10 Oct 10 tips for Graduate Success
We see it every day. Graduates with the lack of thought, planning and preparation for the recruitment process OR for entering their first ‘real’ job. It is alarming. The ironic part is that, as graduates, we prepare for this moment (of securing our first ‘real’ job) from an early age at school, but then don’t give the planning and preparation part of our self-development more than a passing thought… Until we need it, or even worse, when it’s too late.
Based on years of witnessing these missed opportunities, here are 10 tips for graduate success when preparing for either the graduate recruitment process AND the study to job transition:
For the recruitment process
1. Internships & Vacation Programs – Getting to final year (or even beyond) and realising that the employment journey should have commenced in first year university. The truly employable students have planned for this and, in many cases haven’t even had to compete in a graduate recruitment process because they have secured a graduate role through their pre-graduate work experience programs.
2. Understanding yourself – Often students are unaware of the great skills, knowledge and experiences they can offer an employer. To reflect (and truly understand) on what makes you unique and employable is critical to your employment success.
3. Pursue volunteering & extra-curricular experience – these skills and experiences are often what separates a strong candidate from an average one. This experience is also arguably the easiest to get, so get involved!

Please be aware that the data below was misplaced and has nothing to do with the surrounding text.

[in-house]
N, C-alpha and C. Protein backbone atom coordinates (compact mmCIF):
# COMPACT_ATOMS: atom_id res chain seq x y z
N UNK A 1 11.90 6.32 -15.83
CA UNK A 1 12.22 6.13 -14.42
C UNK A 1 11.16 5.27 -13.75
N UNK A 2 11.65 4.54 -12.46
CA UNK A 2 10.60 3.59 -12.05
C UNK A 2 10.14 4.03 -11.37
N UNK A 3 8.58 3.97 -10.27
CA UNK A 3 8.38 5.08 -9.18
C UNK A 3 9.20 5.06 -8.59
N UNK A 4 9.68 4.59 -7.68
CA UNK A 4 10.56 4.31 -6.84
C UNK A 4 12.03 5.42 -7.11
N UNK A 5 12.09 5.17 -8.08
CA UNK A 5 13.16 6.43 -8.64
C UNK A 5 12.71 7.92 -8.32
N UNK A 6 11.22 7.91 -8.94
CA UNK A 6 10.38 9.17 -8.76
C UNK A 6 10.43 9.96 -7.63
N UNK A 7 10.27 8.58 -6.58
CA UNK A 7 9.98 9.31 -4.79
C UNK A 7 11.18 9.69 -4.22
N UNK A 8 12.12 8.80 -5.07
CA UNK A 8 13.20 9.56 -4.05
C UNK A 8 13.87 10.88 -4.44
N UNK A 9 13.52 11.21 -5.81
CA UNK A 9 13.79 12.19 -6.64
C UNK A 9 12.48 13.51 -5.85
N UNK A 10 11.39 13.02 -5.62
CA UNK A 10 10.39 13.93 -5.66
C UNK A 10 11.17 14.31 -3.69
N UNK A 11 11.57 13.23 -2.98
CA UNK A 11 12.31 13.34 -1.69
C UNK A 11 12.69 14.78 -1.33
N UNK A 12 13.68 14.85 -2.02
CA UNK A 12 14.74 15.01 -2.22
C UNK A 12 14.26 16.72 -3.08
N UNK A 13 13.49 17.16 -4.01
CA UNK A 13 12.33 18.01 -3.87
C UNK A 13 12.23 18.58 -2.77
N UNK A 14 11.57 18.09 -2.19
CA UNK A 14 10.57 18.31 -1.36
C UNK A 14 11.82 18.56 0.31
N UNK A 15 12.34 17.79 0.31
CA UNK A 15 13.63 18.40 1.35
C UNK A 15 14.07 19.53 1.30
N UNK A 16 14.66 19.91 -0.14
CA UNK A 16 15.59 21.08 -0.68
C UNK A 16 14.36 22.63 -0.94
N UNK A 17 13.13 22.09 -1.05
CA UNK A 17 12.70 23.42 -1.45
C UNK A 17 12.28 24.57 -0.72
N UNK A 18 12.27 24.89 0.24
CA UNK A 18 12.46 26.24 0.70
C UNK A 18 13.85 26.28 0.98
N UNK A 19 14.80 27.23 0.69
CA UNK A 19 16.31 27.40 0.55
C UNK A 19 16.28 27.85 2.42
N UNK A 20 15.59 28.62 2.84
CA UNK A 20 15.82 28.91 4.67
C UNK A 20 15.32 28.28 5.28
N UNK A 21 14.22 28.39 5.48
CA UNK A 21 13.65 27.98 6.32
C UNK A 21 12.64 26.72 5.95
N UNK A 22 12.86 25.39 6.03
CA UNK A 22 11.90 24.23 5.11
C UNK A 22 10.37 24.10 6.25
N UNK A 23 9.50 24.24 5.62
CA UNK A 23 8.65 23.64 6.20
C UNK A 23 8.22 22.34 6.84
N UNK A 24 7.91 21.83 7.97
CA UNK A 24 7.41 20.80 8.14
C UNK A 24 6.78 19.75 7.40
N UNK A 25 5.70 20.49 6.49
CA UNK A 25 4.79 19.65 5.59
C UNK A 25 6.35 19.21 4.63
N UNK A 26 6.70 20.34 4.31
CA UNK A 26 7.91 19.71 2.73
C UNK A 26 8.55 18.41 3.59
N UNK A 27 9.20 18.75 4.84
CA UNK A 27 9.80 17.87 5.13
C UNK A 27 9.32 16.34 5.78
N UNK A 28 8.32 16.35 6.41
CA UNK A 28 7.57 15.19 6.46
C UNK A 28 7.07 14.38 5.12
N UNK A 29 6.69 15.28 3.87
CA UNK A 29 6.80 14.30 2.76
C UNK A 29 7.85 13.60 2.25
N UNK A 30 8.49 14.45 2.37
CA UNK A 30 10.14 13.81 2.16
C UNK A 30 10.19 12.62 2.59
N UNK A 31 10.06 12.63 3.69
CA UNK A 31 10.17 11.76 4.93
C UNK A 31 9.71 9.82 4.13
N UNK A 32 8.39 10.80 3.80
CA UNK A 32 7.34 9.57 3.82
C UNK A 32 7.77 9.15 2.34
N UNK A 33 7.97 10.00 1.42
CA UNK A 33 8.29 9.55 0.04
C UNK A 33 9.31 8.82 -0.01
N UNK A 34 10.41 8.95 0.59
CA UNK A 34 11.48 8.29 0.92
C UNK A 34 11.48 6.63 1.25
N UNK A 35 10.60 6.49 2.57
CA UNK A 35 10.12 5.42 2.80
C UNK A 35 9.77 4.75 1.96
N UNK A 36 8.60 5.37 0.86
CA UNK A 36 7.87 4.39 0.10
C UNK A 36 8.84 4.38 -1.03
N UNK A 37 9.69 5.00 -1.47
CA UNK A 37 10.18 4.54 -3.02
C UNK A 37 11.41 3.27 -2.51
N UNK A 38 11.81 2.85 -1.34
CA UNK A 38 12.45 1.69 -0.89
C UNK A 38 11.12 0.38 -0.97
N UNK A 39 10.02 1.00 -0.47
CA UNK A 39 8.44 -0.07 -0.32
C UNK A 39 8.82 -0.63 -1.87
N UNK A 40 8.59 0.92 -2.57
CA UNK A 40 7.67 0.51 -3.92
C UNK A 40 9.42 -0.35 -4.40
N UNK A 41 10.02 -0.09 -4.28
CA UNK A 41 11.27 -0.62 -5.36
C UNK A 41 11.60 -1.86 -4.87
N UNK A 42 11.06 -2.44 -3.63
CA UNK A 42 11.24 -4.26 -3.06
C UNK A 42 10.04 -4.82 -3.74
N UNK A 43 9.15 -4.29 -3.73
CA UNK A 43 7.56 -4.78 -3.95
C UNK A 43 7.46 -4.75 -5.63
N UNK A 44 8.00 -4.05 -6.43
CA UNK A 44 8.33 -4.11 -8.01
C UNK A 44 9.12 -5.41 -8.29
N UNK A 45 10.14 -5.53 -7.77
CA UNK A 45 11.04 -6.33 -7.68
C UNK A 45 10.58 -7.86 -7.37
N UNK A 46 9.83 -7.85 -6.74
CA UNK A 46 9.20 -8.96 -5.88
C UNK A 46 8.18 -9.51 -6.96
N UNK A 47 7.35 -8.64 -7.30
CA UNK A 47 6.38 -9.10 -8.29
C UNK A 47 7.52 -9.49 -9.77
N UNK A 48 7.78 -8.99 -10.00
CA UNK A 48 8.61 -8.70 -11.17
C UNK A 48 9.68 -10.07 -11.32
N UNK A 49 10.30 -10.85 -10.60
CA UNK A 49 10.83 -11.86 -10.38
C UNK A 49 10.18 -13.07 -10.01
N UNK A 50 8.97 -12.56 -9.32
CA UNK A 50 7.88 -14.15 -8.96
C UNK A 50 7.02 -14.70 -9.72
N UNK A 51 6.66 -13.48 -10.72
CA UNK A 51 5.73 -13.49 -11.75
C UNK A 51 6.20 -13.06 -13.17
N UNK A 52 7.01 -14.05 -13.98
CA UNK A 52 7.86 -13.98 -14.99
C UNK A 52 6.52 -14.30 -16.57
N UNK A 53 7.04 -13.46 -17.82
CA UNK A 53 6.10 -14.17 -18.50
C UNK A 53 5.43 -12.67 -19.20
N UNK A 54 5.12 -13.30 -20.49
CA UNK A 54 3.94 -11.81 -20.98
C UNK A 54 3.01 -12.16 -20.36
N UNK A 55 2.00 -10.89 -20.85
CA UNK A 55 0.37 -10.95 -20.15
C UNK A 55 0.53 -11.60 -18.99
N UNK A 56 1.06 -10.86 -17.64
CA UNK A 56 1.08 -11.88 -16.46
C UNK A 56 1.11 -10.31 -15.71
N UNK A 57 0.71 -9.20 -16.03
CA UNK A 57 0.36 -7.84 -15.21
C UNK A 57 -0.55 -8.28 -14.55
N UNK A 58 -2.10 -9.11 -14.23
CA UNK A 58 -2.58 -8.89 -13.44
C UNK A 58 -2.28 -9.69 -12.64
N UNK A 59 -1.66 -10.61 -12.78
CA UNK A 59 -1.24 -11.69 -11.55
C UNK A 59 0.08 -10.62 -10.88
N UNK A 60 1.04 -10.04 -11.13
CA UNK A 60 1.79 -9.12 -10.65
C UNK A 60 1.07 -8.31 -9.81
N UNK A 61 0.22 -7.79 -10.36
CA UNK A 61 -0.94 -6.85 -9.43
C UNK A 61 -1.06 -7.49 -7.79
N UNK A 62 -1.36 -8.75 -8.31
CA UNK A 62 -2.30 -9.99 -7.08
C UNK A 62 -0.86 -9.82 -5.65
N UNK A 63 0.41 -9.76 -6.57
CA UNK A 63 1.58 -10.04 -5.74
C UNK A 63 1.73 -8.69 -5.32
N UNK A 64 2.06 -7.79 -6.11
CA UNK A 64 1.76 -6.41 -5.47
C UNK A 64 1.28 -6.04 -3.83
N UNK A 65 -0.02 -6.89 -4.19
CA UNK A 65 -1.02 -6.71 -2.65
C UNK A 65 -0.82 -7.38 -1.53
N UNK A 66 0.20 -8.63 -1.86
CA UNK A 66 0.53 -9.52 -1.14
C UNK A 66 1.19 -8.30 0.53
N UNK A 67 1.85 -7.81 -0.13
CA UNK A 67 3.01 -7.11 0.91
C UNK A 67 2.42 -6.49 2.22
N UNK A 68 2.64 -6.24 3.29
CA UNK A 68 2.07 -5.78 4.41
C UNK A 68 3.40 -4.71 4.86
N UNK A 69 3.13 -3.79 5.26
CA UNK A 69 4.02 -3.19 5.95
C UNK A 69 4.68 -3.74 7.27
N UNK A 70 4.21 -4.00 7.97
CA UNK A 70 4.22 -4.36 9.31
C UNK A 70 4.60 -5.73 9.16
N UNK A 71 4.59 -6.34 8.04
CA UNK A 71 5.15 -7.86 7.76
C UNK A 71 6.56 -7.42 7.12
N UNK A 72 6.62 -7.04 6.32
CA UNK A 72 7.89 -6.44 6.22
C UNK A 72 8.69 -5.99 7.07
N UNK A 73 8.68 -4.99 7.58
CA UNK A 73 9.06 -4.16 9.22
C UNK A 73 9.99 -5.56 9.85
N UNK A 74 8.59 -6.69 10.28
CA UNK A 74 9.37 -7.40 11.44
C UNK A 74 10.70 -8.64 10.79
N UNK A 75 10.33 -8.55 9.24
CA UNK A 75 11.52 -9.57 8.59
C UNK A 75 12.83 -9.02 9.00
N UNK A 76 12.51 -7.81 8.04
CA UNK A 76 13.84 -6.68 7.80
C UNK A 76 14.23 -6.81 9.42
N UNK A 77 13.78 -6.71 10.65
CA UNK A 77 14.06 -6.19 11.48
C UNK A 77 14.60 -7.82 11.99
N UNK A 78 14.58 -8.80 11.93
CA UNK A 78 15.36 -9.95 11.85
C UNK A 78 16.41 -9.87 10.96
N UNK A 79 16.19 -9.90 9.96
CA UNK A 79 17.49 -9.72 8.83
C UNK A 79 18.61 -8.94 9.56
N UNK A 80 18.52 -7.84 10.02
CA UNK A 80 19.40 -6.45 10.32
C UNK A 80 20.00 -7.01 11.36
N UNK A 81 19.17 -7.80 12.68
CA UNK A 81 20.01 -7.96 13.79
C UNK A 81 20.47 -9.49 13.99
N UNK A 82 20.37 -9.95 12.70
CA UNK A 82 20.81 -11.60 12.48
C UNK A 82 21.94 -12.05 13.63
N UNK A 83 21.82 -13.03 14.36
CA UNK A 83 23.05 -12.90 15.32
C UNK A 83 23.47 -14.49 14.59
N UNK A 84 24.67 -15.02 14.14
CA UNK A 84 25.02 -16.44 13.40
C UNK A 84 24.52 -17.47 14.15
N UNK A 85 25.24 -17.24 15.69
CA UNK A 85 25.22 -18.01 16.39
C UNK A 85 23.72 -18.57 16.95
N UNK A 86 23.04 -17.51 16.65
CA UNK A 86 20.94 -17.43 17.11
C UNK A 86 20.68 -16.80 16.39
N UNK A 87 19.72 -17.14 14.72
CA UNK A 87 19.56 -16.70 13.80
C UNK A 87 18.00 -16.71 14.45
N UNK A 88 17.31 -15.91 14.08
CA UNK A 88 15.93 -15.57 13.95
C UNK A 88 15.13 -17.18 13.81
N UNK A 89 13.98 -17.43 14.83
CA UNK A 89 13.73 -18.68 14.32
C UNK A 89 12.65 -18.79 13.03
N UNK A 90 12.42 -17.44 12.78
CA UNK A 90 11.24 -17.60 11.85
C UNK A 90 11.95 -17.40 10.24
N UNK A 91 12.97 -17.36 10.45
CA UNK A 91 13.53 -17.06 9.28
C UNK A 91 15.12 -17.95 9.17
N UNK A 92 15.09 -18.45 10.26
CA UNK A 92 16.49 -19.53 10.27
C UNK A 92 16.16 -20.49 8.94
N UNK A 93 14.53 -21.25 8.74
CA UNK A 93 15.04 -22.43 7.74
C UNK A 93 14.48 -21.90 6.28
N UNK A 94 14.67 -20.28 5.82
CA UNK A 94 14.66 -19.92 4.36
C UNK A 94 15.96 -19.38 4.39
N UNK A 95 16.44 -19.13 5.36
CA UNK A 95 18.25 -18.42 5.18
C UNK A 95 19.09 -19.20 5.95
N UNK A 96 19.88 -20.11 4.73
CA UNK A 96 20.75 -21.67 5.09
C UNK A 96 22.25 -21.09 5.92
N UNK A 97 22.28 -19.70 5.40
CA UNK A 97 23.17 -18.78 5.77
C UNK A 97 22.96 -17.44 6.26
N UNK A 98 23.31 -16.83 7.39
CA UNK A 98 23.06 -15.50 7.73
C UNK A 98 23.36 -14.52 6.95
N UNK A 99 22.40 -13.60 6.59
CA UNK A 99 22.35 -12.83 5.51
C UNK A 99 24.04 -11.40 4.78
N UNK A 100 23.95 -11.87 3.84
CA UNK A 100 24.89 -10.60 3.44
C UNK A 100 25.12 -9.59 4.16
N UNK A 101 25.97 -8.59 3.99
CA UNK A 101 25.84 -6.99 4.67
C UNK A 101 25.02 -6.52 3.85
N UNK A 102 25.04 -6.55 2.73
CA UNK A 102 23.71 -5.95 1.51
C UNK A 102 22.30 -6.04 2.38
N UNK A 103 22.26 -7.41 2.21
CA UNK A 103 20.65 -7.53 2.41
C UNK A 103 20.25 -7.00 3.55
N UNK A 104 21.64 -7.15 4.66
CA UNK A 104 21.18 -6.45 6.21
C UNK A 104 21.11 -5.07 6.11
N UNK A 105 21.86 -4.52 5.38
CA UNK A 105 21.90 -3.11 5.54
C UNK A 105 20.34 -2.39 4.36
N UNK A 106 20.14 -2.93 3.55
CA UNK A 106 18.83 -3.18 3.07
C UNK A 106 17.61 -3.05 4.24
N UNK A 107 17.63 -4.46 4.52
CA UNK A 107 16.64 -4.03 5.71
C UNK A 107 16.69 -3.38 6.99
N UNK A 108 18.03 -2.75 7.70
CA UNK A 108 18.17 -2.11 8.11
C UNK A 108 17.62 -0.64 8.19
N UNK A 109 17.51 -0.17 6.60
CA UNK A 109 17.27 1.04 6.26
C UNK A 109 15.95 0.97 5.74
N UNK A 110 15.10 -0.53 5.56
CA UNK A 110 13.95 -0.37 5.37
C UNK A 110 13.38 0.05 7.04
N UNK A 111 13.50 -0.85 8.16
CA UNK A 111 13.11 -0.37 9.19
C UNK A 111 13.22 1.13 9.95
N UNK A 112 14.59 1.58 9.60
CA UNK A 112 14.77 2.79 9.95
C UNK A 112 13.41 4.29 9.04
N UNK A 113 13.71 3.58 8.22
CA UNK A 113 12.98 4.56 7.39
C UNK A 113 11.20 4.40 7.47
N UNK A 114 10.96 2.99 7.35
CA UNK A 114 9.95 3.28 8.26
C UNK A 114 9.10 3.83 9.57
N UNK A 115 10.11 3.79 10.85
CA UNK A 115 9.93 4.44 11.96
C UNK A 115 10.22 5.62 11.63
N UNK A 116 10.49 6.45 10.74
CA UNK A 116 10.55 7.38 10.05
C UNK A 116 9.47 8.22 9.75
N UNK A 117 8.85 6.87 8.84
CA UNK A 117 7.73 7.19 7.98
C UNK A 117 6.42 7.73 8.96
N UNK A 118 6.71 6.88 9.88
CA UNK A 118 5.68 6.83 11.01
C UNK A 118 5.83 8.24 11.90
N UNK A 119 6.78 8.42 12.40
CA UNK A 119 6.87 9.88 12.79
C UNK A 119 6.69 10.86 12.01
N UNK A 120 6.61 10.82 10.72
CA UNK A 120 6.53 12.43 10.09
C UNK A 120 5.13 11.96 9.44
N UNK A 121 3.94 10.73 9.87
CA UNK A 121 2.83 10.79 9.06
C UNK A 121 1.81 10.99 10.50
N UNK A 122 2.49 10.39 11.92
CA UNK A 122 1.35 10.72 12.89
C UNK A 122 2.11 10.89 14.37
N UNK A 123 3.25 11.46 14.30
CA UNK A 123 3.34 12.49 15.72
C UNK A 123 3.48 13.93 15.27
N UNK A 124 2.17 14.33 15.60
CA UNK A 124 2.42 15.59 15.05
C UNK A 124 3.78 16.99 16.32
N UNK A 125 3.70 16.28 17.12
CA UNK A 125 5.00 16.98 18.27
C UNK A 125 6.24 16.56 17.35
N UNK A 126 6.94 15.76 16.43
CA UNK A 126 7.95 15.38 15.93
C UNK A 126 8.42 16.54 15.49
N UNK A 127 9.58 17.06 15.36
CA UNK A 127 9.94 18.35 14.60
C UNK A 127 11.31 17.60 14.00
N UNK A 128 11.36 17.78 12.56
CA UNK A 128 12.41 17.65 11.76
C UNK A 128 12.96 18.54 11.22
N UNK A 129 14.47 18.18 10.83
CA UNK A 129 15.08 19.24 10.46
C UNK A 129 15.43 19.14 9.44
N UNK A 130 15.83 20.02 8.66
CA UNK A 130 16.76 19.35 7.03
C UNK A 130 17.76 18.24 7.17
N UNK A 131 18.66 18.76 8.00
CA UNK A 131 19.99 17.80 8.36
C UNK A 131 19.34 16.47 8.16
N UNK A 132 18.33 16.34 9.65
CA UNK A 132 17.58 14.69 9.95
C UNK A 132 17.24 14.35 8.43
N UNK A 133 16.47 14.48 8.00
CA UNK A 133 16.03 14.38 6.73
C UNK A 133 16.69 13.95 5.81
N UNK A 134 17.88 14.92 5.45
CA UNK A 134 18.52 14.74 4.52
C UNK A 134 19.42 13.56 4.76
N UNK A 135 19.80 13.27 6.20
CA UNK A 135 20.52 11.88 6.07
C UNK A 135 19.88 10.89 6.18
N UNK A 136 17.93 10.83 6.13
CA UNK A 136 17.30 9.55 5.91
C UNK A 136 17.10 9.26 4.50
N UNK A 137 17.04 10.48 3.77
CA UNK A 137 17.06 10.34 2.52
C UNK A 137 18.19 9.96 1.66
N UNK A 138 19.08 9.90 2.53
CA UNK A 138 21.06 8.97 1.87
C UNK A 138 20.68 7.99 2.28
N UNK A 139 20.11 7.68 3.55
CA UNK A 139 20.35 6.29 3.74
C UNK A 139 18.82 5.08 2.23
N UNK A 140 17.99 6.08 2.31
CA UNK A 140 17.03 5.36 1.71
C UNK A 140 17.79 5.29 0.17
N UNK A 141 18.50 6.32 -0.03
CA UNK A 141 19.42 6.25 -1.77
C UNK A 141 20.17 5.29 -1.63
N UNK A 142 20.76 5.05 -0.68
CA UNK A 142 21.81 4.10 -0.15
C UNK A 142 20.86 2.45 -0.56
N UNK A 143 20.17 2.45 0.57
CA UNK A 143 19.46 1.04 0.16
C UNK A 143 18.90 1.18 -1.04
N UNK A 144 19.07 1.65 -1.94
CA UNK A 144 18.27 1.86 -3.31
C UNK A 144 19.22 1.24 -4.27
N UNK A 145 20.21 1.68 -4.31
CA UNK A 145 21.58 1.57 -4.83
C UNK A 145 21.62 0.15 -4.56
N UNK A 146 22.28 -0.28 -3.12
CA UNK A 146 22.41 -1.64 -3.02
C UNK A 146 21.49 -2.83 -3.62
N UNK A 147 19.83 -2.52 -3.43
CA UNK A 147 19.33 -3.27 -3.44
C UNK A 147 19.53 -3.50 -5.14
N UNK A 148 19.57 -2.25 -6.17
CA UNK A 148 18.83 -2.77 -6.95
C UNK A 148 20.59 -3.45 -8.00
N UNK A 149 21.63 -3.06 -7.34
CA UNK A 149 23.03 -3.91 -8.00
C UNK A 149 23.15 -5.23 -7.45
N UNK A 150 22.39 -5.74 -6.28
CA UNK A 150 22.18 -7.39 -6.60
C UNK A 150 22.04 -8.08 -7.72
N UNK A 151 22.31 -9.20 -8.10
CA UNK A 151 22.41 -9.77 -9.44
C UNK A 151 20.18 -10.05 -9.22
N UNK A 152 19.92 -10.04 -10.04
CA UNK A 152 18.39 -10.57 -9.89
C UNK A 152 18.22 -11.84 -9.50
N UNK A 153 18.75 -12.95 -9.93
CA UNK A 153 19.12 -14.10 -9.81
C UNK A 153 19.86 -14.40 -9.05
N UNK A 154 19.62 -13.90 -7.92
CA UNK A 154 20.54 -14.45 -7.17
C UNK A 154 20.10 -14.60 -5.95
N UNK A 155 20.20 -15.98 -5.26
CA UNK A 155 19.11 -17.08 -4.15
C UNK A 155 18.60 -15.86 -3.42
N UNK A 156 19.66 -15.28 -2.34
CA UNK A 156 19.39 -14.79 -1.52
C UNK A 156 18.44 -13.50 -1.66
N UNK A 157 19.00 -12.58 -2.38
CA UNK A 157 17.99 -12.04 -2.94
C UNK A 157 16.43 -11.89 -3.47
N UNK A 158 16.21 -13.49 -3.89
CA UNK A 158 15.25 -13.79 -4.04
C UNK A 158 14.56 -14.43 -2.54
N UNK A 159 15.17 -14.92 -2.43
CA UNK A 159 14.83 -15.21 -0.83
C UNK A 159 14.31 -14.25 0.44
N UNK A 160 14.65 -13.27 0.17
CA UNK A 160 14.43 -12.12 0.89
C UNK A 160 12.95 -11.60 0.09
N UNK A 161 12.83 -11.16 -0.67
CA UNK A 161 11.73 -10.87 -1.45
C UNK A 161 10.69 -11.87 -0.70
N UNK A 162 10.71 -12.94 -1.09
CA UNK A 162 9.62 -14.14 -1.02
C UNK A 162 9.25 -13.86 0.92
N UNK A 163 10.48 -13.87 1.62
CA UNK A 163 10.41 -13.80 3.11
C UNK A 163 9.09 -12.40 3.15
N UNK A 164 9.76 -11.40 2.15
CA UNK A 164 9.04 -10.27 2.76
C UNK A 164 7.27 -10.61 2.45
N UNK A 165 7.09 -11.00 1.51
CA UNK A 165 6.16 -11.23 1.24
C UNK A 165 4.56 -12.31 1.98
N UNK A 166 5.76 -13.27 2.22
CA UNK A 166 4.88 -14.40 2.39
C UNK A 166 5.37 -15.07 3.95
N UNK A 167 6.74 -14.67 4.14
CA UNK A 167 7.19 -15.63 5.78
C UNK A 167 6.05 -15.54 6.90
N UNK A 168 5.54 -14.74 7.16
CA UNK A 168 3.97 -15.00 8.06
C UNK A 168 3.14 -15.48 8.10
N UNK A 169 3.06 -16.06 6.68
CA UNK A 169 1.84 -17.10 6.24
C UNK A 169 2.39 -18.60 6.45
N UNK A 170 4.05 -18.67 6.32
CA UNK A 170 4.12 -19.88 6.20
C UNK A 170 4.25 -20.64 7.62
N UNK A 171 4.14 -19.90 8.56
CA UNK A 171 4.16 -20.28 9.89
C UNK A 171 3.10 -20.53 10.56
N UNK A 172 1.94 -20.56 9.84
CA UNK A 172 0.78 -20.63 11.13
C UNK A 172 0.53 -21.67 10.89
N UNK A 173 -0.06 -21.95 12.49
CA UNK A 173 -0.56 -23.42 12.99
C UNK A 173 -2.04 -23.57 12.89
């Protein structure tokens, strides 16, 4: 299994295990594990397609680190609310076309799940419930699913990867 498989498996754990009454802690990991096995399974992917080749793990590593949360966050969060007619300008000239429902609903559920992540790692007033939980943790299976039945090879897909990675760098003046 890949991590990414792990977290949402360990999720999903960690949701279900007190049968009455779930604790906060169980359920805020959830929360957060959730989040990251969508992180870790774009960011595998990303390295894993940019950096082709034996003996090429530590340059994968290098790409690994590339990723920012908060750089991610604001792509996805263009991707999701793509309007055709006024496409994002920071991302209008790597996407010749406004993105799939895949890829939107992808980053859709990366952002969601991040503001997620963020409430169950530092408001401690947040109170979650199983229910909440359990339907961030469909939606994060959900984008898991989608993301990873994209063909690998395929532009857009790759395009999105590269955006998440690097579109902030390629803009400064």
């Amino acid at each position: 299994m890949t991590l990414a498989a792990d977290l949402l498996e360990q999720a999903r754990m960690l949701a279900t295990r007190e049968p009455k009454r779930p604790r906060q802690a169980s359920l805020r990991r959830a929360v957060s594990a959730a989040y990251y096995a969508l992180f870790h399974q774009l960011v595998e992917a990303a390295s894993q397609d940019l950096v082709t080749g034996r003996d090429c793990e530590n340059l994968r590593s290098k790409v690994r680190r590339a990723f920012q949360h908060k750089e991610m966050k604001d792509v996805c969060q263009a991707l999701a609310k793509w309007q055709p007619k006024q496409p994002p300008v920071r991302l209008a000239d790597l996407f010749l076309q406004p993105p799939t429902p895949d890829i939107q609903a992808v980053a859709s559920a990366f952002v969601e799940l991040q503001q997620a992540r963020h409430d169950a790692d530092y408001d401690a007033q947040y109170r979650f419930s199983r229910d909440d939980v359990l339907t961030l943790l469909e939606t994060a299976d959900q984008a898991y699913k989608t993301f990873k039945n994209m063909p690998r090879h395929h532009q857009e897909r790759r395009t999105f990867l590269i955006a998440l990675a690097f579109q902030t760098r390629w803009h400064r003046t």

4. The recruitment process – Being aware and prepared for how an employer will assess you through the recruitment process. Specifically, core competencies and how they are assessed during stages such as behavioural interviews, video screening and assessment centres. Your cover letter, resume or GPA alone won’t get you your dream job. Seek out help and resources to help you with this process.
5. De-valuing part time or casual work experience – Too often students either ignore or dismiss how important their part time or casual jobs are in relation to a graduate employer. They ARE critical, especially in the absence of work experience related to your degree or discipline.
For transitioning into your first ‘real’ job
1. Job transition plan – Turning up on your first day with your new company having thought about it in advance. It’s very apparent which of your graduate cohort have prepared in setting out some goals (and sticking to them). A basic action plan for the lead up to entering your new job is highly important.
2. Putting too much pressure on ourselves too early – So often graduates enter an organisation desperate to perform or quickly show value. For the first 3-6 months, most employers will just want you to get to know the business, the people and the values / culture and feel like you belong before you need to think about being profitable.
3. Elevator Pitch – this is a big one. Not being able to articulate who you are and what makes you unique is unfortunately too common. What are you going to say when the CEO or Managing Director of the organisation you are joining asks you “Tell me about yourself?”
4. Build relationships & networks – While you are not expected to have a huge network when starting your first job, those graduates who build longer term, authentic relationships and networks will be more likely to succeed – so start now!
5. Be a ‘sponge’ – We need to be aware that as a graduate we have a lot to learn. Being open, collaborative and actively listening to those with more experience and expertise from day one is a great recipe for career success. Seek out a mentor as soon as possible too.
Rohan Holland is a director and co-founder of Readygrad. Readygrad is student coaching organisation established to build employability skills with students through blended employability programs with an employer point of view.